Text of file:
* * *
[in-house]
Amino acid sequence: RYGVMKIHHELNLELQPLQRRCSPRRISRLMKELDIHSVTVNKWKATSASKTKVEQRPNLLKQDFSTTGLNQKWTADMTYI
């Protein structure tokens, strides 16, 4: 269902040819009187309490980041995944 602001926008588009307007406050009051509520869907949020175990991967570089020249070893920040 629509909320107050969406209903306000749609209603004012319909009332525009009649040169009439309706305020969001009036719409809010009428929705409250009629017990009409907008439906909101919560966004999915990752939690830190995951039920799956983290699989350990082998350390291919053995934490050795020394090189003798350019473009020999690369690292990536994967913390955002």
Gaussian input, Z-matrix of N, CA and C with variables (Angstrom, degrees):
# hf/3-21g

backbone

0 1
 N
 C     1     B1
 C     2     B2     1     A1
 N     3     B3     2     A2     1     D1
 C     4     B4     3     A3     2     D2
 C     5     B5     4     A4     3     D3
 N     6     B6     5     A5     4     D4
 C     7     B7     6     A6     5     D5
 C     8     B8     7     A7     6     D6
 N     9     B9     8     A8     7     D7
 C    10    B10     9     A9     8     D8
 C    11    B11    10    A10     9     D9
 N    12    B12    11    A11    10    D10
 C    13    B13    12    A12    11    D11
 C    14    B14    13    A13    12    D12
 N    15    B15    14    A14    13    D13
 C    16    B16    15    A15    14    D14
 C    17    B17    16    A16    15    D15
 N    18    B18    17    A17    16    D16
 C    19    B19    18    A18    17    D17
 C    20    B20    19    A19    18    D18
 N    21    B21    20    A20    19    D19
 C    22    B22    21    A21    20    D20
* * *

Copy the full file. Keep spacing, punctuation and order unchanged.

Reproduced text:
[in-house]
Amino acid sequence: RYGVMKIHHELNLELQPLQRRCSPRRISRLMKELDIHSVTVNKWKATSASKTKVEQRPNLLKQDFSTTGLNQKWTADMTYI
């Protein structure tokens, strides 16, 4: 269902040819009187309490980041995944 602001926008588009307007406050009051509520869907949020175990991967570089020249070893920040 629509909320107050969406209903306000749609209603004012319909009332525009009649040169009439309706305020969001009036719409809010009428929705409250009629017990009409907008439906909101919560966004999915990752939690830190995951039920799956983290699989350990082998350390291919053995934490050795020394090189003798350019473009020999690369690292990536994967913390955002």
Gaussian input, Z-matrix of N, CA and C with variables (Angstrom, degrees):
# hf/3-21g

backbone

0 1
 N
 C     1     B1
 C     2     B2     1     A1
 N     3     B3     2     A2     1     D1
 C     4     B4     3     A3     2     D2
 C     5     B5     4     A4     3     D3
 N     6     B6     5     A5     4     D4
 C     7     B7     6     A6     5     D5
 C     8     B8     7     A7     6     D6
 N     9     B9     8     A8     7     D7
 C    10    B10     9     A9     8     D8
 C    11    B11    10    A10     9     D9
 N    12    B12    11    A11    10    D10
 C    13    B13    12    A12    11    D11
 C    14    B14    13    A13    12    D12
 N    15    B15    14    A14    13    D13
 C    16    B16    15    A15    14    D14
 C    17    B17    16    A16    15    D15
 N    18    B18    17    A17    16    D16
 C    19    B19    18    A18    17    D17
 C    20    B20    19    A19    18    D18
 N    21    B21    20    A20    19    D19
 C    22    B22    21    A21    20    D20